Legislation Sought to Ensure Higher Education Techonology is Accessible to Visually Impaired College Students

Disability rights advocates and book publishers are pushing for federal regulations to ensure higher education technology is accessible to tens of thousands of students with visual impairments.

According to  a 2011 AIM Report on the accessibility and inaccessibility of instructional material,  approximately 2.1 million American students have some kind of disability, including about 63,000 with visual impairments.

The National Federation of the Blind  has drafted a bill designed to ensure students with disabilities are not left behind on college campuses by new technologies. The proposed legislation, which is known as the Technology, Equality and Accessibility in College and Higher Education Act (TEACH Act), has the support of the American Association of Publishers and about a dozen other disability rights groups including the Association on Higher Education and Disability (AHEAD).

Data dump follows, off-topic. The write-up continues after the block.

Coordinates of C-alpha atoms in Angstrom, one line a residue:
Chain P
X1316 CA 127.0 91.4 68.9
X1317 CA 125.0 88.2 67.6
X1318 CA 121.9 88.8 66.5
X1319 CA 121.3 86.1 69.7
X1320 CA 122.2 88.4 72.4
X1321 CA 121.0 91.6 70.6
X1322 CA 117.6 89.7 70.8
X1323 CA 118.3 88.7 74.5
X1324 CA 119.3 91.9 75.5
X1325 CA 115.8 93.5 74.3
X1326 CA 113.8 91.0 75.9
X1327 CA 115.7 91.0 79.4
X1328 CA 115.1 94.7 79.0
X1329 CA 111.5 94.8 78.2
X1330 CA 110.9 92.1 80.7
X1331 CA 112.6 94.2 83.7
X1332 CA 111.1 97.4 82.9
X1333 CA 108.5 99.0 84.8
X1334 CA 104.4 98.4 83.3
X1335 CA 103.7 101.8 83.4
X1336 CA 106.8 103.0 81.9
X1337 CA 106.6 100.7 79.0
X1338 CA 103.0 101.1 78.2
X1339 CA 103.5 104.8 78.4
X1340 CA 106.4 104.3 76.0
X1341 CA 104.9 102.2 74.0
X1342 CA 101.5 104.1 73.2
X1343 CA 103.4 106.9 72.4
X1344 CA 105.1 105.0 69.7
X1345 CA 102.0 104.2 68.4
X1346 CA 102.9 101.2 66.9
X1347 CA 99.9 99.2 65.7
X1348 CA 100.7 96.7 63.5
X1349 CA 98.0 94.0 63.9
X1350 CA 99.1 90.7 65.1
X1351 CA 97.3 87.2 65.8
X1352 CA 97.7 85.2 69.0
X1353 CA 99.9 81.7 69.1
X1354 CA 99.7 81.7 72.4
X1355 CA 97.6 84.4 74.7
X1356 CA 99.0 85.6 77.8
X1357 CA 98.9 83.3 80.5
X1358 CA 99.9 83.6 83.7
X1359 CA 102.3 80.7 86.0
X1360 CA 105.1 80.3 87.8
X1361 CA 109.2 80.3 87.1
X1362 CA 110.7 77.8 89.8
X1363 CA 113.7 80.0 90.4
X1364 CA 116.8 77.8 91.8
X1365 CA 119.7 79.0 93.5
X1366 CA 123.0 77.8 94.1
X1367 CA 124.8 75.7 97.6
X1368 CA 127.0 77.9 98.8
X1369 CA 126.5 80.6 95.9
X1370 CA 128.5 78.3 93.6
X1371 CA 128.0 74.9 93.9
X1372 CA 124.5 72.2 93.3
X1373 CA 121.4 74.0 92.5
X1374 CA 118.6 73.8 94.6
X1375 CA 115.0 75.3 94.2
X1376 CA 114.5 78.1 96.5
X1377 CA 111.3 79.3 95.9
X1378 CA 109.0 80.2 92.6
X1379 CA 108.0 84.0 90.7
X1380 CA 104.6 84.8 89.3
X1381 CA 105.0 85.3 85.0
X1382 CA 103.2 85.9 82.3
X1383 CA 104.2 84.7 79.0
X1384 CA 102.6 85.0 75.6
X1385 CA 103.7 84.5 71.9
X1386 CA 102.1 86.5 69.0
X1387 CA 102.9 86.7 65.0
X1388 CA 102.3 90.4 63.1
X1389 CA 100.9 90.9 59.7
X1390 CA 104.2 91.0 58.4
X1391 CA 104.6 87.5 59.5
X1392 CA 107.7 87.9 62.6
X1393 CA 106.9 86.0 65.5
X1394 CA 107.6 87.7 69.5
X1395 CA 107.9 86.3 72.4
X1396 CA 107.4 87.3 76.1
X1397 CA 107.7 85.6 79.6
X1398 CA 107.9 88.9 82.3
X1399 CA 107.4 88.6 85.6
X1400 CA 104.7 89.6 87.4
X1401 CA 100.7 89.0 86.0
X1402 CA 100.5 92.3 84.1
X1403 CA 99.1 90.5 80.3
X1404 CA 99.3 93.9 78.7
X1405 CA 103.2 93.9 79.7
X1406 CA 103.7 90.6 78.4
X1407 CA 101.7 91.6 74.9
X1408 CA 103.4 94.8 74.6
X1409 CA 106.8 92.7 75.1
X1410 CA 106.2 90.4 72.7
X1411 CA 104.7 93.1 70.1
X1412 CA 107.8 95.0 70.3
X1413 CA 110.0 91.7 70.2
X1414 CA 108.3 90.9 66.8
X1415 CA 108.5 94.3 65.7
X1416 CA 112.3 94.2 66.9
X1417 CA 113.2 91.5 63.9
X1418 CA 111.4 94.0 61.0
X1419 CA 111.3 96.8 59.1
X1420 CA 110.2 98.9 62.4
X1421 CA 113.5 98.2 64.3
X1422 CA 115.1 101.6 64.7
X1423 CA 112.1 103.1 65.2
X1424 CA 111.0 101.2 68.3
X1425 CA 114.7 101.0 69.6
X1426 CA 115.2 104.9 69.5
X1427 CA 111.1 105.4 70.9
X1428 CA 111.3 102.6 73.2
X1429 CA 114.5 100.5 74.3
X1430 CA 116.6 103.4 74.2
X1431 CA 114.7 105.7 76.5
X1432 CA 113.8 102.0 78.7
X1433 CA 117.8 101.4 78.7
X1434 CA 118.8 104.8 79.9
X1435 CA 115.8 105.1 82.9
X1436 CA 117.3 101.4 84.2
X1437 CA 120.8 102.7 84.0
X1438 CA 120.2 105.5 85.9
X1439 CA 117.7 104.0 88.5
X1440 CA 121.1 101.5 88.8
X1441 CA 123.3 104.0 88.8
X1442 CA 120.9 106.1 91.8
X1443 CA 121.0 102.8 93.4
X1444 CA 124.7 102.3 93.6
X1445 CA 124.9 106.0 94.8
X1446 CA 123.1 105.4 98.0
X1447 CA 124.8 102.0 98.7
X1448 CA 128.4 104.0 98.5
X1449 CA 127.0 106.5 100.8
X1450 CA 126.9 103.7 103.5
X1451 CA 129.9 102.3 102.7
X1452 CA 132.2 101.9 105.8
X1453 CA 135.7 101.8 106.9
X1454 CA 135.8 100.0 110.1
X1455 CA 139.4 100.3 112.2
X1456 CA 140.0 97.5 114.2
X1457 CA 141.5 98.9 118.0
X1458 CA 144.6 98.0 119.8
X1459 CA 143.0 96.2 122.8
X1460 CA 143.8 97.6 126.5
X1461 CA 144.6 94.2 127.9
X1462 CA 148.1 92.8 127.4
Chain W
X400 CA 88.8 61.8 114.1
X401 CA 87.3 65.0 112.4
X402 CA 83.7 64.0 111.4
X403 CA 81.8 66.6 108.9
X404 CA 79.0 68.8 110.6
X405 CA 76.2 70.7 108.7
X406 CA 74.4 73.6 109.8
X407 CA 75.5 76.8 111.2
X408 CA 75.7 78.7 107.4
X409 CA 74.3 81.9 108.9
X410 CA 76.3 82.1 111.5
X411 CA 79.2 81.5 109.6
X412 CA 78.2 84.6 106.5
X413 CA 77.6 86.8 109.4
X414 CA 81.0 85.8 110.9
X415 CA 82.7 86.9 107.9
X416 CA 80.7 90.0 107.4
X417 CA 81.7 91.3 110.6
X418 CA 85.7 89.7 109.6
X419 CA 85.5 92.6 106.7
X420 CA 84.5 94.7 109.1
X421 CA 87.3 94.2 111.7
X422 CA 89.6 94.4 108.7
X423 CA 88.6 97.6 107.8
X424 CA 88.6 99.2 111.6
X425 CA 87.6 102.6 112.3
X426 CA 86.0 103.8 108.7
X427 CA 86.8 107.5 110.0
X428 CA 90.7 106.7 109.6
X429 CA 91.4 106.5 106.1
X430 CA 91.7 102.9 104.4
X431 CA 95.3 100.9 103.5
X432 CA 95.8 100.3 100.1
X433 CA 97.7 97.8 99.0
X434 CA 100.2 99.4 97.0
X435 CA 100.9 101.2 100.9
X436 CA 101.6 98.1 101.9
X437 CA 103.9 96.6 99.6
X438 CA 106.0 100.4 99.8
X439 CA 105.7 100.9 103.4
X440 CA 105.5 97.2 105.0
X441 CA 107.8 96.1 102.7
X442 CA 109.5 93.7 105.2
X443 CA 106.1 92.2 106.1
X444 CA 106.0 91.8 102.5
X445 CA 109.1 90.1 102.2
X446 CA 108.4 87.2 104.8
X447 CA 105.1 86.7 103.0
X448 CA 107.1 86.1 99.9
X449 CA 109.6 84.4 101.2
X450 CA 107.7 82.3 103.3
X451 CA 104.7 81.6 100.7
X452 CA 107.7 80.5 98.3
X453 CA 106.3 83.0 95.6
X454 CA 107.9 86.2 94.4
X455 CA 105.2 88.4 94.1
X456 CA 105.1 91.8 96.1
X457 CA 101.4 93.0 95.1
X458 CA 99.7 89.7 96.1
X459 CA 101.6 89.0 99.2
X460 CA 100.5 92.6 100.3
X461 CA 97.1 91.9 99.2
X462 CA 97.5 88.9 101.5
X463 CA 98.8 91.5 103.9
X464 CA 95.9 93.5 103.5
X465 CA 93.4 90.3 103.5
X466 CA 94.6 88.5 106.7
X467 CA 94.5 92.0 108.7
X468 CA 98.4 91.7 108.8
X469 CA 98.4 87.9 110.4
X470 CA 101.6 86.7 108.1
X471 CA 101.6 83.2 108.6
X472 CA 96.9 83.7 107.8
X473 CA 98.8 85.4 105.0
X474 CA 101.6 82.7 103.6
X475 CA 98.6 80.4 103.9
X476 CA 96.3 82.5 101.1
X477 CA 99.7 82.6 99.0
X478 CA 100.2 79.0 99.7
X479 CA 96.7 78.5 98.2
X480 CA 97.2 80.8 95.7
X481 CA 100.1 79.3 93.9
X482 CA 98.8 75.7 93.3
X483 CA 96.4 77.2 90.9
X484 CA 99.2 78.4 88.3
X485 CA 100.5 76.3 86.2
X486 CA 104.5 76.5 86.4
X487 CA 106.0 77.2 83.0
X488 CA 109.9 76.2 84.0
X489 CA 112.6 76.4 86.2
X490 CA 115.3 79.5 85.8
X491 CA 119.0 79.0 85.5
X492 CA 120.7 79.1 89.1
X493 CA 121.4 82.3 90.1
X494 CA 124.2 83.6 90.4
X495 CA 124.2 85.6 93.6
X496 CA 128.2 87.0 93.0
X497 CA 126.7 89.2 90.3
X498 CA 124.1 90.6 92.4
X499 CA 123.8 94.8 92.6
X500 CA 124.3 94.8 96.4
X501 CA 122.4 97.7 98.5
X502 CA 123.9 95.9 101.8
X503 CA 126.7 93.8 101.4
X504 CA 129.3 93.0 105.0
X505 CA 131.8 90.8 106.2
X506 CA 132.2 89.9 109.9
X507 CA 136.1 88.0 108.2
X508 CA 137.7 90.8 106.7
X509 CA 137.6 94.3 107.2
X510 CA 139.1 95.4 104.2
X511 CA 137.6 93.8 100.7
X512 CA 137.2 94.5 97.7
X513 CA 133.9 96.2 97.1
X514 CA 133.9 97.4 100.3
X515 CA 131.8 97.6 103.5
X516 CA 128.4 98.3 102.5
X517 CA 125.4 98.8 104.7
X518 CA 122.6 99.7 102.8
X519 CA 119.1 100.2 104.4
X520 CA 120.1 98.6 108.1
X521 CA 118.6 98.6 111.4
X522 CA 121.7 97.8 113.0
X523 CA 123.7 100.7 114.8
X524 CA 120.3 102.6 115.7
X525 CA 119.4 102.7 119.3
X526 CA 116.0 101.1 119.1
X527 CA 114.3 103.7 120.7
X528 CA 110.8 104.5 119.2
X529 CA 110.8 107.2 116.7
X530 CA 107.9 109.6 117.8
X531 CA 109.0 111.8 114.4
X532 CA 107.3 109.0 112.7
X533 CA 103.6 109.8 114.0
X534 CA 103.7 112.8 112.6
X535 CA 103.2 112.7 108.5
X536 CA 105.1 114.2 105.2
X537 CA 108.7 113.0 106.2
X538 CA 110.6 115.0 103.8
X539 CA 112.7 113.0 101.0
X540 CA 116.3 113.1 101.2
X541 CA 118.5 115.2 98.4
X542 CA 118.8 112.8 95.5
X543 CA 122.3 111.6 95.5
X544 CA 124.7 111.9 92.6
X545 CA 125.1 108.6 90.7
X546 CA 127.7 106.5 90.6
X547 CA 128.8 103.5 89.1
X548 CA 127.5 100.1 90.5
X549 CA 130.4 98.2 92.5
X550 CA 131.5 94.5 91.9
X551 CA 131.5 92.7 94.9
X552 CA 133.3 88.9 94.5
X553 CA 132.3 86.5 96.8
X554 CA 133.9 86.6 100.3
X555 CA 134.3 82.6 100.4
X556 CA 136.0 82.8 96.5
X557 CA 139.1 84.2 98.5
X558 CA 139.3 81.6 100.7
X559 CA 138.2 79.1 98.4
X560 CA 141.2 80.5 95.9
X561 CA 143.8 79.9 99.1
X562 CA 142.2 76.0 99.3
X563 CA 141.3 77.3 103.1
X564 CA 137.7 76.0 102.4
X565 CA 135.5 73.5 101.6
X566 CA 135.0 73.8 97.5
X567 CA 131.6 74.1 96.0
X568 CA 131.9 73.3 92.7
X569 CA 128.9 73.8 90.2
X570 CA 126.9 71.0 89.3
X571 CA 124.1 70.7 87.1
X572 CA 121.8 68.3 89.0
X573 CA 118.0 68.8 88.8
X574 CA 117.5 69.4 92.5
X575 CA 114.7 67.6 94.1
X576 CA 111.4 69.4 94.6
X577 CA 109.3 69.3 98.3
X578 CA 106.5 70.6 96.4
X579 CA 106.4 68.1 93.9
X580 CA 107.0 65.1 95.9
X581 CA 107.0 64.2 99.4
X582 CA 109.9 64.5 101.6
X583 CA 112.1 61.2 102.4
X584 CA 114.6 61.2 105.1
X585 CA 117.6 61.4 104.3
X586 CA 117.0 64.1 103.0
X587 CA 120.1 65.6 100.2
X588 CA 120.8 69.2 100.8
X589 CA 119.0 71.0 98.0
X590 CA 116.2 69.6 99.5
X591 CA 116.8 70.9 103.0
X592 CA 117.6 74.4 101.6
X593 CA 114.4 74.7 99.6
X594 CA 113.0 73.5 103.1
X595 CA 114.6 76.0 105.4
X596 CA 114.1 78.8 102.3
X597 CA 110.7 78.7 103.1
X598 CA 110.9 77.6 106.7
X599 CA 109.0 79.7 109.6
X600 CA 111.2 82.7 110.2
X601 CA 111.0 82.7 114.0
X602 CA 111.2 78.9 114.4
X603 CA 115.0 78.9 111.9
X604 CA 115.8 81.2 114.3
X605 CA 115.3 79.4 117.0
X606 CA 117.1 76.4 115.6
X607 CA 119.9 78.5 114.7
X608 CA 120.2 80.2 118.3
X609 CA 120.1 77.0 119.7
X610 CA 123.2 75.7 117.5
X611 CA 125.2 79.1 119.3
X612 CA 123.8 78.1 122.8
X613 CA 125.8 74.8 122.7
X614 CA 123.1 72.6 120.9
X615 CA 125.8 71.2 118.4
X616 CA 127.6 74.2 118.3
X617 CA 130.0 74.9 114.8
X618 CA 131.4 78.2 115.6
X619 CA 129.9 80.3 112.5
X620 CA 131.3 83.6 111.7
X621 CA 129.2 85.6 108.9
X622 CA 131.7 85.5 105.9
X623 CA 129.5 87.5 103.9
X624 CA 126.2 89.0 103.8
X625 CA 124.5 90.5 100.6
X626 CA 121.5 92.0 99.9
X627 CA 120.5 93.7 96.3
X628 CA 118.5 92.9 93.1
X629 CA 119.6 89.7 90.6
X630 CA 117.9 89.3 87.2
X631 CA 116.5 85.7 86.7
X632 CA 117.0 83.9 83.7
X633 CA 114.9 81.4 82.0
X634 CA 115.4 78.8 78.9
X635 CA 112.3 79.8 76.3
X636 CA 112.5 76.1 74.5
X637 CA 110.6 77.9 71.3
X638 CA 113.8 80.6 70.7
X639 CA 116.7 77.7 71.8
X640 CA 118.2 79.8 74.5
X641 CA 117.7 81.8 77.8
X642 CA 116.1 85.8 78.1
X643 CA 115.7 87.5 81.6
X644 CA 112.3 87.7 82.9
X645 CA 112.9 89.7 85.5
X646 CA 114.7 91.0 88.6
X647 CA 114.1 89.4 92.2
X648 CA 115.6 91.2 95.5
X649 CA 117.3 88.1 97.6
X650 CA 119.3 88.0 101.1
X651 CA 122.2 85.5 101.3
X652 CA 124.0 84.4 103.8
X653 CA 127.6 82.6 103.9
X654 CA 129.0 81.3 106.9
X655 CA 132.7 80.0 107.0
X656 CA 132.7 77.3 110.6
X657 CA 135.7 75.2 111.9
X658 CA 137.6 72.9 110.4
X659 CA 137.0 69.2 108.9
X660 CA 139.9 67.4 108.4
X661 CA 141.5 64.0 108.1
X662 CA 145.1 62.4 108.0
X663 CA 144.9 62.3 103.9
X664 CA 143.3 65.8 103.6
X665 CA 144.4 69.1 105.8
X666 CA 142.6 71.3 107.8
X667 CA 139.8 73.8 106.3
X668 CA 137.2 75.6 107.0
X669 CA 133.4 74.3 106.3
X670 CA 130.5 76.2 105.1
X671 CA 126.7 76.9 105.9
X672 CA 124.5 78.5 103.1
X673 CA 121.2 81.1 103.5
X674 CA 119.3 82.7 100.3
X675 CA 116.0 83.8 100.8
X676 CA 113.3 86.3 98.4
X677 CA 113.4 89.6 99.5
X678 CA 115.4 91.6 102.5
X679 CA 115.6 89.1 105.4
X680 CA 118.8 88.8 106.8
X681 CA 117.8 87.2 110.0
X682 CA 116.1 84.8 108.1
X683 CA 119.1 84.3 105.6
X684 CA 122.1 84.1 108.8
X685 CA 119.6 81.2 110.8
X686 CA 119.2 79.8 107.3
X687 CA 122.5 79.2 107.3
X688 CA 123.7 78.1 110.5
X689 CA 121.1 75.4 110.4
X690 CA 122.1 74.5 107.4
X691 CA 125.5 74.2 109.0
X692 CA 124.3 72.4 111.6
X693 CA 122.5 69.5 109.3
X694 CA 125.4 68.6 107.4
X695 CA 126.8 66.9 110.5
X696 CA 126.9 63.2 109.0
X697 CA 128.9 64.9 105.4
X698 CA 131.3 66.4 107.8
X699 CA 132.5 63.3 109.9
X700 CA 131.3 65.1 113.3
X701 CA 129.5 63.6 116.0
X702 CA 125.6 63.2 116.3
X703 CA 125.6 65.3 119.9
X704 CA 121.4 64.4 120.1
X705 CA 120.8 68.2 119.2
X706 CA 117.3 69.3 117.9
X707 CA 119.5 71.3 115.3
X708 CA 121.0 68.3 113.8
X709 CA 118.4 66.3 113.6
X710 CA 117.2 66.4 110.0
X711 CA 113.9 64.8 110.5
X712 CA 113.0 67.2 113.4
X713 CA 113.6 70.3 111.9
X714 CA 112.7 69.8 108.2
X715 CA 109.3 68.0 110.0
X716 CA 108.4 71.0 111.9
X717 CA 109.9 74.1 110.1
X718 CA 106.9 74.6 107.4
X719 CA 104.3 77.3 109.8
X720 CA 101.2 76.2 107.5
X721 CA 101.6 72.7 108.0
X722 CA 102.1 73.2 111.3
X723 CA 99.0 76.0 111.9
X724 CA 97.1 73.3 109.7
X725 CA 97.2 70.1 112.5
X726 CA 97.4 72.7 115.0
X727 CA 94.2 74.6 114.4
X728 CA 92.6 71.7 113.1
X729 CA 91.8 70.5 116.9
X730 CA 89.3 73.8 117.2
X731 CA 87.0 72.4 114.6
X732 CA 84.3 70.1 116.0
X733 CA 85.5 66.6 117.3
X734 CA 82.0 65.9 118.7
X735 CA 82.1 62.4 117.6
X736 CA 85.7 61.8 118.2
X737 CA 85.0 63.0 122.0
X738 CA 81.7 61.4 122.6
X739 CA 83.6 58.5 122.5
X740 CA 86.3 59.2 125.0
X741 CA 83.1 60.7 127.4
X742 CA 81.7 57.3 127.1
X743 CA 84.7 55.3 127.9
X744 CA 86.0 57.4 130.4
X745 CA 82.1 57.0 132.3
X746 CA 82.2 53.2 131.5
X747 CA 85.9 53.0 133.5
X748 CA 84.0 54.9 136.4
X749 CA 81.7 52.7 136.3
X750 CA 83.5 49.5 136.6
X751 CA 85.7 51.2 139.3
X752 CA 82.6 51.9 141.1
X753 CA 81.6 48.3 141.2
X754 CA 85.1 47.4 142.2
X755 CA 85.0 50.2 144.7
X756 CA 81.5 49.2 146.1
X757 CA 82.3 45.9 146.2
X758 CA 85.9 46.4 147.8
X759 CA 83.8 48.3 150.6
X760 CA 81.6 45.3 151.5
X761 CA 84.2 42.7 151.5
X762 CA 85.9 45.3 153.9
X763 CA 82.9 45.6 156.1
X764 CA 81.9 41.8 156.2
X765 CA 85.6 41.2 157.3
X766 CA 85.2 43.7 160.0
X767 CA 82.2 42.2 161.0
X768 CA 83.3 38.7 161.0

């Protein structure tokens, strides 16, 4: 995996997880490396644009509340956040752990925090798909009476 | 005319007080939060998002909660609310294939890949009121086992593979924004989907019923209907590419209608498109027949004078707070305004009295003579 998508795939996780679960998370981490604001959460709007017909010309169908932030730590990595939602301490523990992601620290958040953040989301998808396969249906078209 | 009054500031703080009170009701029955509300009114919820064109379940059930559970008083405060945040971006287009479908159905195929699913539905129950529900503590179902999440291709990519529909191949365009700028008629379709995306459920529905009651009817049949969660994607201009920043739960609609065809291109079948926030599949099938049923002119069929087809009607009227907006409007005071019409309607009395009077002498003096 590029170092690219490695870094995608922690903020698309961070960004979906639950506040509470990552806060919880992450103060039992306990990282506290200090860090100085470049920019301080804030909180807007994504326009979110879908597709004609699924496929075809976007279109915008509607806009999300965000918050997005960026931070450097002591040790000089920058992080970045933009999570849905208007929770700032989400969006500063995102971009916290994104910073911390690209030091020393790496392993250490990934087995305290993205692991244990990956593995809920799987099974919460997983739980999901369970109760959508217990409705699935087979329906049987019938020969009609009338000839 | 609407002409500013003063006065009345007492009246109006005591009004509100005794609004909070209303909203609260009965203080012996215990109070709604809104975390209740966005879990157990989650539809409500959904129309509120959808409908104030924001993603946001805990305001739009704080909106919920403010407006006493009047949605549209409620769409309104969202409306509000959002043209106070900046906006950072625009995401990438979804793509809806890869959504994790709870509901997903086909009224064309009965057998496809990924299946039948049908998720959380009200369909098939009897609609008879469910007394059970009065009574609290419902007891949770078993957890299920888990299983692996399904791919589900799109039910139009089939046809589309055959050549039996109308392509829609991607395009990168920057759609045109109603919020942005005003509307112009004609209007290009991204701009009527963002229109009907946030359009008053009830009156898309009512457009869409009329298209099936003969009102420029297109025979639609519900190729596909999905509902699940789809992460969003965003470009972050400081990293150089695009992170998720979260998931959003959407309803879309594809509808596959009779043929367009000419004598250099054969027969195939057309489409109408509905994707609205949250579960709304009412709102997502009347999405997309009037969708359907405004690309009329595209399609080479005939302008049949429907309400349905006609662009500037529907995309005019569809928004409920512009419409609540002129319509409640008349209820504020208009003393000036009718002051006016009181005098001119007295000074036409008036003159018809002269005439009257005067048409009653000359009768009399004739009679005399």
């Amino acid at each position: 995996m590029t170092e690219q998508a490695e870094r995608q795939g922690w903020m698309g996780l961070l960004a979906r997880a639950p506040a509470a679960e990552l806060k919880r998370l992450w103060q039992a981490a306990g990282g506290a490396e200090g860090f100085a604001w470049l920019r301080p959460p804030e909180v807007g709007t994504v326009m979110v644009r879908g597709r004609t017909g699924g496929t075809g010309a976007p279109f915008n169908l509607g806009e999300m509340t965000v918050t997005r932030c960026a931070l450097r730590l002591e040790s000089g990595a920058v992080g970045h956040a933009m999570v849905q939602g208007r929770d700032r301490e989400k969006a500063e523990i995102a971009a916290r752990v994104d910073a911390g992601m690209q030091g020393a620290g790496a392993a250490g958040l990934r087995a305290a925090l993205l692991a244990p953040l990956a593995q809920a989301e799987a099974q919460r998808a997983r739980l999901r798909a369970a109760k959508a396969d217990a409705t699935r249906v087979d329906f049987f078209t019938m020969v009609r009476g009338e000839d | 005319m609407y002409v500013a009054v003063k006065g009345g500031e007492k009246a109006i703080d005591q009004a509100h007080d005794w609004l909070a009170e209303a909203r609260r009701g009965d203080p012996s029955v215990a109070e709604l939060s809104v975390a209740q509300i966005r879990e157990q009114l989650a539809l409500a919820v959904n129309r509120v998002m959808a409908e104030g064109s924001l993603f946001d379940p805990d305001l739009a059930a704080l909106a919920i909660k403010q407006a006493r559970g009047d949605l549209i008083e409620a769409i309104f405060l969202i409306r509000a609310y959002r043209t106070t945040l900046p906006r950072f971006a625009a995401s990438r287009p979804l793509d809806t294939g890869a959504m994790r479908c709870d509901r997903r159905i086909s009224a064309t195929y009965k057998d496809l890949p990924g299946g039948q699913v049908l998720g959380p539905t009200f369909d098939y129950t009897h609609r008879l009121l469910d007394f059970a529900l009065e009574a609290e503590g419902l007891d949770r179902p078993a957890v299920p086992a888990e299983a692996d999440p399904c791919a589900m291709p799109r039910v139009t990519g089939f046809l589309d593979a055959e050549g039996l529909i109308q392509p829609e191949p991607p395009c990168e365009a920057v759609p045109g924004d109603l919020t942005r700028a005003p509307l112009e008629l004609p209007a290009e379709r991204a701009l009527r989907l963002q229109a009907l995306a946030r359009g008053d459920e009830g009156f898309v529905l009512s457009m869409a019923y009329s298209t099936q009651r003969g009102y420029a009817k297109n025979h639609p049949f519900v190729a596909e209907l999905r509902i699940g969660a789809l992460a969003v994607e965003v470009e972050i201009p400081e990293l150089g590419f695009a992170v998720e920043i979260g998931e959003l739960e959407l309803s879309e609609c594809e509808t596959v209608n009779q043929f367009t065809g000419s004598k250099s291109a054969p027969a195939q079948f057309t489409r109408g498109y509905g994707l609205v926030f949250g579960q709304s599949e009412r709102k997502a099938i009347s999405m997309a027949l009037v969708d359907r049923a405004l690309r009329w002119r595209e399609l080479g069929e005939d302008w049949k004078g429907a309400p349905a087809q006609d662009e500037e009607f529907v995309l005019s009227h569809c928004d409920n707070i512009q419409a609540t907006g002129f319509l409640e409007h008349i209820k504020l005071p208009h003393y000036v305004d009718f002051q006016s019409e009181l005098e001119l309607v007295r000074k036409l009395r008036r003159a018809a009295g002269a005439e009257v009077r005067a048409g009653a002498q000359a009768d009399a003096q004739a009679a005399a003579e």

AHEAD has endorsed the proposed bill which would require the federal Access Board ​an independent agency devoted to accessibility for people with disabilities, to develop national standards for accessible higher education technology products.  Enforcement of the standards would be the responsibility of the Department of Justice.  The standards would apply to both the companies that produce educational materials and the colleges that require their use.

What happens next to the proposed bill is unclear. NFB is looking for sponsors in the House and Senate and hopes to the bill introduced by early July.



WINAHEAD is made up of representatives from thirty institutions. Our members are professionals employed by two- and four-year colleges and universities who work directly with students with disabilities to ensure equal access to higher education. WIN indicates the geographic area we represent: Western Iowa and Nebraska. AHEAD is our national parent organization, the Association on Higher Education and Disability.
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